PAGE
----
SACKING THE PALACE.
“No,” said the king, sternly and peremptorily. “Write after I am dead. That will be safer.THE SAUSAGE CAR.
In 1747 Marshal Saxe visited Potsdam. He witnessed a review of the guards. In the account of this review given by Algarotti, he says, “The squadron of guards, which at one time, drawn up close, exhibited the appearance of a rock, at another resembled a cloud scattered along the plain. In the charge on full gallop one horse’s head was not a foot beyond another. The line was so exactly straight that Euclid himself could not have found fault with it.”
Instantly, and “like a change of scene in the opera,” the Prussians were on the rapid march to the east in as perfect order as if on parade. Taking advantage of an eminence called James Hill, which concealed their movements from the allies, Frederick hurled his whole concentrated force upon the flank of the van of the army on the advance. He thus greatly outnumbered his foes at the point of attack. The enemy, taken by surprise in their long line of march, had no time to form.a a. Austrian Army, b b. Prussian Army. c. Ziethen’s Hussars. d. Nadasti’s Hussars. e. The Oak Wood.
The chagrin of Frederick in view of this adventure may be inferred from the fact that, during the whole remainder of his life, he was never known to make any allusion to it whatever.Leaving a sufficient force to garrison Glogau, the king ordered247 all the remaining regiments to be distributed among the other important posts; while Prince Leopold, in high favor, joined the king at Schweidnitz, to assist in the siege of Neisse. Frederick rapidly concentrated his forces for the capture of Neisse before the Austrian army should march for its relief. He thought that the Austrians would not be able to take the field before the snow should disappear and the new spring grass should come, affording forage for their horses.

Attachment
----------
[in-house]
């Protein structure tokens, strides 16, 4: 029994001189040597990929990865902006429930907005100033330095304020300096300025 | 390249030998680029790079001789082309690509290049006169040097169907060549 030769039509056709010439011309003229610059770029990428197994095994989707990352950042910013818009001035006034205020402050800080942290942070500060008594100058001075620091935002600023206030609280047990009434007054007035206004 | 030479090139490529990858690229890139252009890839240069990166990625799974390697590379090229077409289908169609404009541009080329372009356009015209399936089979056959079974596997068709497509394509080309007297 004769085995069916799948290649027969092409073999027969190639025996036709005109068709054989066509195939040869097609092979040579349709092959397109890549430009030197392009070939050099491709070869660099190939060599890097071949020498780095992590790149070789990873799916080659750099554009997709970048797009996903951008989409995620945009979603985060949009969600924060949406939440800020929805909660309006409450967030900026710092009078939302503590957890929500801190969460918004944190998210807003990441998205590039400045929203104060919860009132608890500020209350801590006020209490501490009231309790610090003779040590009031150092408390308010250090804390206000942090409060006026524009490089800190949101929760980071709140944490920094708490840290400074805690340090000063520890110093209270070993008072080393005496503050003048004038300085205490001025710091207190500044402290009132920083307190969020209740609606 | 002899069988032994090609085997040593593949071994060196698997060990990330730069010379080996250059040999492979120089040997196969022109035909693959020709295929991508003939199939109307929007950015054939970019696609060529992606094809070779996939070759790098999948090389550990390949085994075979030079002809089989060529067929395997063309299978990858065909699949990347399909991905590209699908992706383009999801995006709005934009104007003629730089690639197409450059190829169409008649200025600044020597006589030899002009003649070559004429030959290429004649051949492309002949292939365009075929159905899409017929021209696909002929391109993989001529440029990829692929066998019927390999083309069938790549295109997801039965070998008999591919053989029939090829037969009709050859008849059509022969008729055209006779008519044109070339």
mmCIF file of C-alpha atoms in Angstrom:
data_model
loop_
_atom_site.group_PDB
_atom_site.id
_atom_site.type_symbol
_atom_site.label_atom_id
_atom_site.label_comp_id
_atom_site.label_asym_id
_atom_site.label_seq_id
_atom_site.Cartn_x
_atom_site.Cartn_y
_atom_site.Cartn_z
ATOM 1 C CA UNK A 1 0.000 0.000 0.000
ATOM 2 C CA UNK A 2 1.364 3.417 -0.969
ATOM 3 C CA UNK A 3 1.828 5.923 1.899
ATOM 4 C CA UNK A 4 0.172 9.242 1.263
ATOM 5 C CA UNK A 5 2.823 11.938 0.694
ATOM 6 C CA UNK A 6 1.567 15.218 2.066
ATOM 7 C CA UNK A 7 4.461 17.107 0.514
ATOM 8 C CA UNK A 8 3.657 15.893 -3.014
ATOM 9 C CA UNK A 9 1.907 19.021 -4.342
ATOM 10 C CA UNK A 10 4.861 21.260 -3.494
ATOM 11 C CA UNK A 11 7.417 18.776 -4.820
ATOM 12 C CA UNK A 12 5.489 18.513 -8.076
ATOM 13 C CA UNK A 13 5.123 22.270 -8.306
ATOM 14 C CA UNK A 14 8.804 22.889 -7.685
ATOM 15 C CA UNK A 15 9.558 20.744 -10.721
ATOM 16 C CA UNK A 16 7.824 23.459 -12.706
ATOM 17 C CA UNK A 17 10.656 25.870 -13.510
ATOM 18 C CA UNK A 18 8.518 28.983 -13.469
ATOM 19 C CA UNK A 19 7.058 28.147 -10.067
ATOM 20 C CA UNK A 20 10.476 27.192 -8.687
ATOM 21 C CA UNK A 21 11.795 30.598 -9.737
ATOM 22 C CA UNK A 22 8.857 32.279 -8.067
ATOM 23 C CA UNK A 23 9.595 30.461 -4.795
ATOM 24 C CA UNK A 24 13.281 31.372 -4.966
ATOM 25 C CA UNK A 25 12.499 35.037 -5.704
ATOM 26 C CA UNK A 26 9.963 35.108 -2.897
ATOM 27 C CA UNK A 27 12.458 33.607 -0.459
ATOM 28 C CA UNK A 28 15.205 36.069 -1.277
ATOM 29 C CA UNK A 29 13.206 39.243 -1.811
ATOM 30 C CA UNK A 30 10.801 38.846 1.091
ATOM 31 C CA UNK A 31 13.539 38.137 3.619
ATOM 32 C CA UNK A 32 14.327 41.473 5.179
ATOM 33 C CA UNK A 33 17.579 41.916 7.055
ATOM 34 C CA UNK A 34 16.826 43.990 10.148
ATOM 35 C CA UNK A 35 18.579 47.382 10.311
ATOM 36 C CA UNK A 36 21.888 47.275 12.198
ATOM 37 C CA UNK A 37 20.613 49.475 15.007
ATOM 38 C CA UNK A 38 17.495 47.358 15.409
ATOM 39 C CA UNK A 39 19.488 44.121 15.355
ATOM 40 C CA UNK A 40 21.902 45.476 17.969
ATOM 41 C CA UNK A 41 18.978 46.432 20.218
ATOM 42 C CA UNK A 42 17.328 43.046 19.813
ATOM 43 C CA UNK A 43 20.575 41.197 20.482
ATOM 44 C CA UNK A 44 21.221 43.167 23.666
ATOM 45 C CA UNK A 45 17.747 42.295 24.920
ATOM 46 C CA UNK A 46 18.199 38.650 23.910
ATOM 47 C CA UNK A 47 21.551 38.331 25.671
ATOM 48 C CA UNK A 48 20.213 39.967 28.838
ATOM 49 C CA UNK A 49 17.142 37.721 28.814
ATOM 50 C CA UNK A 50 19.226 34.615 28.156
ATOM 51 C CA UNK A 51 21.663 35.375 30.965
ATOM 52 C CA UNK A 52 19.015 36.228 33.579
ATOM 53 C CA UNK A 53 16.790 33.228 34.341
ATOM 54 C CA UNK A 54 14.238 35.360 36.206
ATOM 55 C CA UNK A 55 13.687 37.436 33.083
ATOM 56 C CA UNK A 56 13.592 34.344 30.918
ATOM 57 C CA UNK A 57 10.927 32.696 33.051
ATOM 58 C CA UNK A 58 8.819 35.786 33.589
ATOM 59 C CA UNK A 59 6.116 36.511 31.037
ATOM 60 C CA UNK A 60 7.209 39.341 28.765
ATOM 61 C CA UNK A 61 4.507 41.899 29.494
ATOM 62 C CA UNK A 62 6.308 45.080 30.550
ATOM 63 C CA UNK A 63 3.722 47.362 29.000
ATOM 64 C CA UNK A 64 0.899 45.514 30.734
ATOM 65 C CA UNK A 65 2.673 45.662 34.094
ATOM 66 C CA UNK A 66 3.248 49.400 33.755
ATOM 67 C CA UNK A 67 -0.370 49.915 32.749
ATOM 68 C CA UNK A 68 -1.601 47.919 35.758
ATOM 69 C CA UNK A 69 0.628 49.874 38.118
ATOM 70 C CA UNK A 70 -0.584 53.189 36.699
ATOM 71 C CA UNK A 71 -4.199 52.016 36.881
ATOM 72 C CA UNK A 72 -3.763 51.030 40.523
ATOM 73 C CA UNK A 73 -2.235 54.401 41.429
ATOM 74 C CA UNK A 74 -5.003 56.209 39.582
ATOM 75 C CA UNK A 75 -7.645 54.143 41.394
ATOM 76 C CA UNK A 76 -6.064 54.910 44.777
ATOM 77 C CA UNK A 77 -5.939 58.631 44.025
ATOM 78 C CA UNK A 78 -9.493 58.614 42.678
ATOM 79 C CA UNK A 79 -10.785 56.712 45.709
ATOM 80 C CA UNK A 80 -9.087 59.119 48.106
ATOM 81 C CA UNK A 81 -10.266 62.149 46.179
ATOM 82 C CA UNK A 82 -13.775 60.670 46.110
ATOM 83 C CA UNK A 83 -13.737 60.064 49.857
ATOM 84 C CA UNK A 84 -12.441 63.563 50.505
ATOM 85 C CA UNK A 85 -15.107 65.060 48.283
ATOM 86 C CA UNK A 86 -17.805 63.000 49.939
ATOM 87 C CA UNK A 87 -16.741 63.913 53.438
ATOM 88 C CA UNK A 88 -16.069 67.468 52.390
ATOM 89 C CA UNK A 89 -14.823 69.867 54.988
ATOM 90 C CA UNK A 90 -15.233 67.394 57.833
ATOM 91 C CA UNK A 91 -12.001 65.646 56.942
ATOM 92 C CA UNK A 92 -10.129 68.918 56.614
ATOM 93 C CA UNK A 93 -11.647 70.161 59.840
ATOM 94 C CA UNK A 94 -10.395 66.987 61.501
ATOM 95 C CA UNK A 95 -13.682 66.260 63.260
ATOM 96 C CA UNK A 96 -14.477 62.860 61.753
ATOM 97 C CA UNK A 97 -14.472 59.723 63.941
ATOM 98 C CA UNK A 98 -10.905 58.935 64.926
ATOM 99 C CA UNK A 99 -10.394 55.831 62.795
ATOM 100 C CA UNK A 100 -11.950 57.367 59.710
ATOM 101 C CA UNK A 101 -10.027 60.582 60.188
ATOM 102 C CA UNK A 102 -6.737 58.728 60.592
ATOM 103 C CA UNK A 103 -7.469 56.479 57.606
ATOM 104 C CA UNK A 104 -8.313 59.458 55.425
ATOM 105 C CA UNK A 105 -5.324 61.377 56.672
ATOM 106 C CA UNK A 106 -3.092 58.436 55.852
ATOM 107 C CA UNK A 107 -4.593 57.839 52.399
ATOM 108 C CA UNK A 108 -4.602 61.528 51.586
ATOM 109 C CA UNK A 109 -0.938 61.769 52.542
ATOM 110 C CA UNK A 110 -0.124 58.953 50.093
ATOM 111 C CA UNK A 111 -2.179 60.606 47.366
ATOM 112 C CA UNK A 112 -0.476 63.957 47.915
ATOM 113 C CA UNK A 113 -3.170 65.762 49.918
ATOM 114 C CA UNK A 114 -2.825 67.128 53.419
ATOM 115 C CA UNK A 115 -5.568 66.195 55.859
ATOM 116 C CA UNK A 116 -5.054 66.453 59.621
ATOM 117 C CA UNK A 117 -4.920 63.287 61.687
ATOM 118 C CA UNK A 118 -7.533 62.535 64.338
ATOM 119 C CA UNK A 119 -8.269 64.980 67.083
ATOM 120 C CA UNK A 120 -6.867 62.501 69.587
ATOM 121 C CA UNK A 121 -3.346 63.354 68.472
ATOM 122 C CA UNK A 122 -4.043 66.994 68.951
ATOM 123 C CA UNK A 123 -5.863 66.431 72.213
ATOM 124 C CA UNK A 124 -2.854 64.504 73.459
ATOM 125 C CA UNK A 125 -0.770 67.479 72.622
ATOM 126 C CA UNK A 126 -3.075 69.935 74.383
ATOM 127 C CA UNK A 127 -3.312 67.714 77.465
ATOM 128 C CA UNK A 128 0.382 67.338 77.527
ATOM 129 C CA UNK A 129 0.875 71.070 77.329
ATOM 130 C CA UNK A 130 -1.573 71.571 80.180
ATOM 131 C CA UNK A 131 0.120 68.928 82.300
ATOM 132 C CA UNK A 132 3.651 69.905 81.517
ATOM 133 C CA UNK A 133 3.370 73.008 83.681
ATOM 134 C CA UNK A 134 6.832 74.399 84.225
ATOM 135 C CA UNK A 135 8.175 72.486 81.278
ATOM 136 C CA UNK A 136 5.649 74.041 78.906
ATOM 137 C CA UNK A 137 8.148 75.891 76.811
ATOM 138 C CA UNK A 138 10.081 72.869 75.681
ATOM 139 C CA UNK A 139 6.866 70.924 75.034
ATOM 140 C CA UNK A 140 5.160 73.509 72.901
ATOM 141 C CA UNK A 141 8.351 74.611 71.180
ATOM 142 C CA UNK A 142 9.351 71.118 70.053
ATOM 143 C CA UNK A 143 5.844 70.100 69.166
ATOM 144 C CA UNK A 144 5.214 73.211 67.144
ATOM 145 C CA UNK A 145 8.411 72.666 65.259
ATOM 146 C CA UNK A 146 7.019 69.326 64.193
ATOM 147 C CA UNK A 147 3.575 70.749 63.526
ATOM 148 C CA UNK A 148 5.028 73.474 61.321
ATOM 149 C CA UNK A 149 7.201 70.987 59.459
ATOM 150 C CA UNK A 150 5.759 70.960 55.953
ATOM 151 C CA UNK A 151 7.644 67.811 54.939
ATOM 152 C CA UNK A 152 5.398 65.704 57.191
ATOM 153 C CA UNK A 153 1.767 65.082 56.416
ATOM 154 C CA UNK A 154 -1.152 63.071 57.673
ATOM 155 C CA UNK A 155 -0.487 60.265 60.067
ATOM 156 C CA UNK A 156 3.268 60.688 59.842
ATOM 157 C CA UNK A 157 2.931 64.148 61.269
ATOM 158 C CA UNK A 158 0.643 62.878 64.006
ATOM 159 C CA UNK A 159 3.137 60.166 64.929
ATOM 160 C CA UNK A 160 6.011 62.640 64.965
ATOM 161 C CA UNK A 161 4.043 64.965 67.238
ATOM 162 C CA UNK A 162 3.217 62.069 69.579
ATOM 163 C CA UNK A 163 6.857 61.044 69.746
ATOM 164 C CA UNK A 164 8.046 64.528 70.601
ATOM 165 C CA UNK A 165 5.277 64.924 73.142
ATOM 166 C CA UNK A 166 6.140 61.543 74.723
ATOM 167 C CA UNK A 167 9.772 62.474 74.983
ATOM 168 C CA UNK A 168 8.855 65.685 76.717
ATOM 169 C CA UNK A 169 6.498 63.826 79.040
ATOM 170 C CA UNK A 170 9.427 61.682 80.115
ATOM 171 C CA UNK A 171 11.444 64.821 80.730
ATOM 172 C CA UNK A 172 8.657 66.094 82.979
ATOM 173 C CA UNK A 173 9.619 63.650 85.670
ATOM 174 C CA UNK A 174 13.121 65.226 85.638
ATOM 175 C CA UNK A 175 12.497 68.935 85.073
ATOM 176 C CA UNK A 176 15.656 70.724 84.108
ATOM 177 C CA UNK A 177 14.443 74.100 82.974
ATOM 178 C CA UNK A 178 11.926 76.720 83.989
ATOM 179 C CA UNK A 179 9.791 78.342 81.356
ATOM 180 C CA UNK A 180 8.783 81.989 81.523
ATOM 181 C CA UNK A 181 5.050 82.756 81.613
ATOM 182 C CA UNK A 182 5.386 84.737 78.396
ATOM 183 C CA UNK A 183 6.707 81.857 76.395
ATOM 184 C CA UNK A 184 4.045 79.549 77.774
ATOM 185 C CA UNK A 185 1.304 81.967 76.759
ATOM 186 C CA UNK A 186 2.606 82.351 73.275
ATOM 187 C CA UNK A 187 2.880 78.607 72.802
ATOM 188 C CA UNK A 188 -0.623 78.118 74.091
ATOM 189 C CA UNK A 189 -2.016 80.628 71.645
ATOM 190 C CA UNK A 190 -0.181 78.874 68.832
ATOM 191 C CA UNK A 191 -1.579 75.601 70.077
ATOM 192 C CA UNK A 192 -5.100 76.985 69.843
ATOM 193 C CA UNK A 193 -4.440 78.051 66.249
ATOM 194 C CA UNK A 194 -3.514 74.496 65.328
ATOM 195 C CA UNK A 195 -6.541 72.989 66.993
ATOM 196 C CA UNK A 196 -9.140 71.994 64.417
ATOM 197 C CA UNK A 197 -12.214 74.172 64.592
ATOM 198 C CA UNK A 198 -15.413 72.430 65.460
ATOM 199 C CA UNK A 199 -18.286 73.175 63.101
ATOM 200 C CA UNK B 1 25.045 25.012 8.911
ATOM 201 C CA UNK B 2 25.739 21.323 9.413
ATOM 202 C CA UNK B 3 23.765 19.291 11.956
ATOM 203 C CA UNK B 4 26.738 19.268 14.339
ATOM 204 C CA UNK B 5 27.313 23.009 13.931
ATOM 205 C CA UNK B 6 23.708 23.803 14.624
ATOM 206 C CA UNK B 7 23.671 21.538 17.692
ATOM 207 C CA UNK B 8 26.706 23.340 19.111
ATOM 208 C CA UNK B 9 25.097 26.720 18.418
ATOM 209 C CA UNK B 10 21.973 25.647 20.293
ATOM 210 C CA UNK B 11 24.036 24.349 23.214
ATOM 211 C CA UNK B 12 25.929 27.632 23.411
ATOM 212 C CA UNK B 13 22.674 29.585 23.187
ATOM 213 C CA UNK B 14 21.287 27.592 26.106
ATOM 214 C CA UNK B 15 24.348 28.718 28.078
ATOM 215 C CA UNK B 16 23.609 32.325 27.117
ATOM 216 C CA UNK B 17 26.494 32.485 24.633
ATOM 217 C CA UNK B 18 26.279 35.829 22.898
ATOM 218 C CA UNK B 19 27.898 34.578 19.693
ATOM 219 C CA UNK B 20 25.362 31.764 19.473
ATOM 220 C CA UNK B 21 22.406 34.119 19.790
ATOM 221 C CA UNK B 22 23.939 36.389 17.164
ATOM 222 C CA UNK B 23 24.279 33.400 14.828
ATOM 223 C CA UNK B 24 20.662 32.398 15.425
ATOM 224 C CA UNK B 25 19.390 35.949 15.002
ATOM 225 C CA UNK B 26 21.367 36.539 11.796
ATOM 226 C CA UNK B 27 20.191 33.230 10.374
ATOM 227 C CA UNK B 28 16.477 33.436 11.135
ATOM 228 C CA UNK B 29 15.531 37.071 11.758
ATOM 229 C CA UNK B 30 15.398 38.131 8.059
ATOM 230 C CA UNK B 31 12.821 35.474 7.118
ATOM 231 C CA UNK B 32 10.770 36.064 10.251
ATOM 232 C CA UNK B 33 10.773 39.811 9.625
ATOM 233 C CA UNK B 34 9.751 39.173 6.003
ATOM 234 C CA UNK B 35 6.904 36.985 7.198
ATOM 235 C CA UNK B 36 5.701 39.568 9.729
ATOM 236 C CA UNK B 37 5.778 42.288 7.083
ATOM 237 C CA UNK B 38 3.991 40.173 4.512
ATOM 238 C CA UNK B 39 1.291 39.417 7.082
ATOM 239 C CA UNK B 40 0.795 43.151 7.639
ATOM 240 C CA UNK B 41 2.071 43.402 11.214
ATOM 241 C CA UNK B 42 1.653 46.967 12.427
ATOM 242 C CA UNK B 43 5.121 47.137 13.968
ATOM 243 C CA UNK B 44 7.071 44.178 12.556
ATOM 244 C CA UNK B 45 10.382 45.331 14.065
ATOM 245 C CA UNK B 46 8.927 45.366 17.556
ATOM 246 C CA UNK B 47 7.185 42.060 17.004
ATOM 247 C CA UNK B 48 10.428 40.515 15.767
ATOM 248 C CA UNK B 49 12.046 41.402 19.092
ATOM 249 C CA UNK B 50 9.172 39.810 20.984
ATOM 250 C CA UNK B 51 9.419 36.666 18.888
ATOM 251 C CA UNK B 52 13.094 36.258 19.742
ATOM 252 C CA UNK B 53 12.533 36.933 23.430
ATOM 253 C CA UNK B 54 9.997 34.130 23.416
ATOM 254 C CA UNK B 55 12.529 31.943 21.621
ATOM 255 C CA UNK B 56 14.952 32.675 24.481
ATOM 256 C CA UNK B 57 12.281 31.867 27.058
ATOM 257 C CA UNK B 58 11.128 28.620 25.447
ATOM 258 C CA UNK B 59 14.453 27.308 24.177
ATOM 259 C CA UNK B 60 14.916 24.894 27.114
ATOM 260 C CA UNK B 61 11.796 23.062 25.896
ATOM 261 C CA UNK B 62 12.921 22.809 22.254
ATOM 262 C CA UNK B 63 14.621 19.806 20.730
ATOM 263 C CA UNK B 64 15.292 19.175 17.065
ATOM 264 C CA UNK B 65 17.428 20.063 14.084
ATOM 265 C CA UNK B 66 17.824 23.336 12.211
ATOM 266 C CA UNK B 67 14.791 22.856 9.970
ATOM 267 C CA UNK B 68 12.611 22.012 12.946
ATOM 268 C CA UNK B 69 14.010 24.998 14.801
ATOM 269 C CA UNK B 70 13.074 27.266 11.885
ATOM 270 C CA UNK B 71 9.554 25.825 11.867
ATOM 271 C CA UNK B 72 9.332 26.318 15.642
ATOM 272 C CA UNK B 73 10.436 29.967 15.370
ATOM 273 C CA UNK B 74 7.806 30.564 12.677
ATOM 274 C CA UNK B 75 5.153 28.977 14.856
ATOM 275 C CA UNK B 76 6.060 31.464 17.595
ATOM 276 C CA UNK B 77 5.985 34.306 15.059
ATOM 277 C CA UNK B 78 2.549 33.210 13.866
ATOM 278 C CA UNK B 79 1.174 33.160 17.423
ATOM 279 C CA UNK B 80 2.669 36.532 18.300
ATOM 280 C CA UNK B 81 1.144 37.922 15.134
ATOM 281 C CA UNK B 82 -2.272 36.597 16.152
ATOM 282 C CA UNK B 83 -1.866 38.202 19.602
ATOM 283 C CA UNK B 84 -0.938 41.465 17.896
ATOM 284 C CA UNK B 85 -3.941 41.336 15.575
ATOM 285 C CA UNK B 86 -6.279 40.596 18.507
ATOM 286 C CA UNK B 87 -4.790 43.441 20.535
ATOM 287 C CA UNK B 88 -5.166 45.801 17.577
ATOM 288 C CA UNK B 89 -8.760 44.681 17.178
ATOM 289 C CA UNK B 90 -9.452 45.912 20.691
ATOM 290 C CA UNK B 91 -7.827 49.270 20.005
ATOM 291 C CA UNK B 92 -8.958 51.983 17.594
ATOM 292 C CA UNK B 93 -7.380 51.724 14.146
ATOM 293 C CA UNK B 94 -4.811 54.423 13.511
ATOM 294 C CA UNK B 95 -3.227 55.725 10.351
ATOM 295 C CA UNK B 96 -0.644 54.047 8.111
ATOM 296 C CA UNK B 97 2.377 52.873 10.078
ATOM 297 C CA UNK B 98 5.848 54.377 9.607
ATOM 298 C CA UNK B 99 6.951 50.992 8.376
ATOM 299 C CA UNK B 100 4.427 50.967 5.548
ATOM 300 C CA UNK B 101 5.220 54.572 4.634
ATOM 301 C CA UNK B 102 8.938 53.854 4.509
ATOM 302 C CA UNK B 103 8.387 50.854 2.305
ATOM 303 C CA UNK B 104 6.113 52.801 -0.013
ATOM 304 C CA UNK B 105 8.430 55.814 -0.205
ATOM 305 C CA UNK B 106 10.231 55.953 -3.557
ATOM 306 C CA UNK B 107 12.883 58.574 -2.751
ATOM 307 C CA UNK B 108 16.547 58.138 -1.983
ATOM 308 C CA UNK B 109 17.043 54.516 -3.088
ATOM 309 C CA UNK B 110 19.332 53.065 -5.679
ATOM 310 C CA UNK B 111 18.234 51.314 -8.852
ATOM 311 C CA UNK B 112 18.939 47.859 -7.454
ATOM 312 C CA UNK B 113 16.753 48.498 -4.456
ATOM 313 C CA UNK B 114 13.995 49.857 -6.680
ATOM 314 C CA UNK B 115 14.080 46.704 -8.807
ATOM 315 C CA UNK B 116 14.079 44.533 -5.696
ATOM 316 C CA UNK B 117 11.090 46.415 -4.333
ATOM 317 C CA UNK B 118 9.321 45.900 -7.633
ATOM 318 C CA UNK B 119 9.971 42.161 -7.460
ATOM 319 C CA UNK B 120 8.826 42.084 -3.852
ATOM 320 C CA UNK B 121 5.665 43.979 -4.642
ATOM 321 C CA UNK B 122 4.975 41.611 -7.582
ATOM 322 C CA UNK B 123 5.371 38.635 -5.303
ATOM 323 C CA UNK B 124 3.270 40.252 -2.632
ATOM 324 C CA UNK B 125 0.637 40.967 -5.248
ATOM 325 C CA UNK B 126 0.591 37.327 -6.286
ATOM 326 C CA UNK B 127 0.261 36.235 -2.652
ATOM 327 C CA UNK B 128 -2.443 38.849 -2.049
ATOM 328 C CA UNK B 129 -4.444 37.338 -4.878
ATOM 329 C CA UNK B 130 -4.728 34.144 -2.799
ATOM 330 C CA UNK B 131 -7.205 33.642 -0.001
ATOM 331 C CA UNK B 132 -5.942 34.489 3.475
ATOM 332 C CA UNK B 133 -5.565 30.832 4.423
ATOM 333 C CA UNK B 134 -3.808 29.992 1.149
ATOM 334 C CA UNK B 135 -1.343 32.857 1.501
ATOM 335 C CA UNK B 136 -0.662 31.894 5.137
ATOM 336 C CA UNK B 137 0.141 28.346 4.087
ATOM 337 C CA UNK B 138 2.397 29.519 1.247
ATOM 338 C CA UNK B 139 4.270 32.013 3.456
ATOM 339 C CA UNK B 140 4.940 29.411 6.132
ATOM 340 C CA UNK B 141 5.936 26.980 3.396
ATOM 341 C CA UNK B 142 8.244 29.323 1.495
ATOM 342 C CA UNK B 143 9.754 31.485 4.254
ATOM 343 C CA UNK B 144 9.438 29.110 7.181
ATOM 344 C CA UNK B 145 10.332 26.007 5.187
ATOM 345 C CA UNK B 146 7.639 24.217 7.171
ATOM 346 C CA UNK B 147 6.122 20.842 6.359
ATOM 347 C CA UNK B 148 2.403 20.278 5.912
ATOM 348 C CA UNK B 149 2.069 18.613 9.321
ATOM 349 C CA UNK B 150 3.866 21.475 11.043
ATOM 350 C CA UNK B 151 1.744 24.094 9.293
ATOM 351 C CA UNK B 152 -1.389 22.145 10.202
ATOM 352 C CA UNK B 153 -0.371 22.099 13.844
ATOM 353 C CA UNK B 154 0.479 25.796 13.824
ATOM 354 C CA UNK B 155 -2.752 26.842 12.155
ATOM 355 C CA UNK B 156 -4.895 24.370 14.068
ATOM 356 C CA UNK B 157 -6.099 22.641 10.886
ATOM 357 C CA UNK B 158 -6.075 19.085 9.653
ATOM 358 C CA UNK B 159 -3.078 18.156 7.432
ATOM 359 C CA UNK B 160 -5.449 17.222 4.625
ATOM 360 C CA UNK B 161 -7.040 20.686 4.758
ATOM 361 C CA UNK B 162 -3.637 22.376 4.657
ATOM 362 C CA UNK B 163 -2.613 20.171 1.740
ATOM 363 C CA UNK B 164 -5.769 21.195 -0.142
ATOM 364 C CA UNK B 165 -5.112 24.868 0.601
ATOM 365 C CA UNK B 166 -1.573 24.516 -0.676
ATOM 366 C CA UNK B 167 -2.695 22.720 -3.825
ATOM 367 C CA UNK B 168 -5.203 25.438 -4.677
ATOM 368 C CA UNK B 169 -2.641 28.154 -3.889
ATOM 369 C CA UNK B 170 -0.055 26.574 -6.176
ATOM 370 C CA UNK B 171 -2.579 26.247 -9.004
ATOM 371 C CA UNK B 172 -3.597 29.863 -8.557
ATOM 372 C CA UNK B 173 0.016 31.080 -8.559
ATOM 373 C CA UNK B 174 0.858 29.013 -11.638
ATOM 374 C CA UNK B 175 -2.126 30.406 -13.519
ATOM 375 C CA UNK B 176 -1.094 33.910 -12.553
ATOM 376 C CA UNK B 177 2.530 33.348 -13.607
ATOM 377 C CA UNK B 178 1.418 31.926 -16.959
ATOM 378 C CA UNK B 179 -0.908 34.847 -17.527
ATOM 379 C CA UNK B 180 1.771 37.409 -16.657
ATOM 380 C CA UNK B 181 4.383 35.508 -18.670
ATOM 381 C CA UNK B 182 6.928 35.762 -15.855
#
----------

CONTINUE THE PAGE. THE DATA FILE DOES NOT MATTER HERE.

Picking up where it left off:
The Encampment at Brieg.—Bombardment.—Diplomatic Intrigues.—Luxury of the Spanish Minister.—Rising Greatness of Frederick.—Frederick’s Interview with Lord Hyndford.—Plans of France.—Desperate Prospects of Maria Theresa.—Anecdote of Frederick.—Joint Action of England and Holland.—Heroic Character of Maria Theresa.—Coronation of the Queen of Hungary.
“I have seen neither my brother48 nor Keyserling.49 I left them at Breslau, not to expose them to the dangers of war. They perhaps will be a little angry, but what can I do? the rather as, on this occasion, one can not share in the glory unless one is a mortar!491 The rumor that Daun was marching upon Berlin proved a false alarm. On the 4th of September the king again wrote D’Argens from his encampment at Waldau, a few leagues south of his last position, just over the border in Saxony:
In the latter part of April, the weather being very fine, the king decided to leave Berlin and retire to his rural palace at Potsdam. It seems, however, that he was fully aware that his days were nearly ended, for upon leaving the city he said, “Fare thee well, then, Berlin; I am going to die in Potsdam.” The winter had been one of almost unprecedented severity, and the month of May was cold and wet. As the days wore on the king’s health fluctuated, and he was continually struggling between life and death. The king, with all his great imperfections, was a thoughtful man. As he daily drew near the grave, the dread realities of the eternal world oppressed his mind. He sent for three clergymen of distinction, to converse with them respecting his preparation for the final judgment. It seems that they were very faithful with him, reminding him of his many acts of violence and tyranny, alluding particularly to his hanging Baron Schlubhut, at K?nigsberg, without even a trial. The king endeavored to defend himself, saying,A SLIGHT PLEASANTRY.详情
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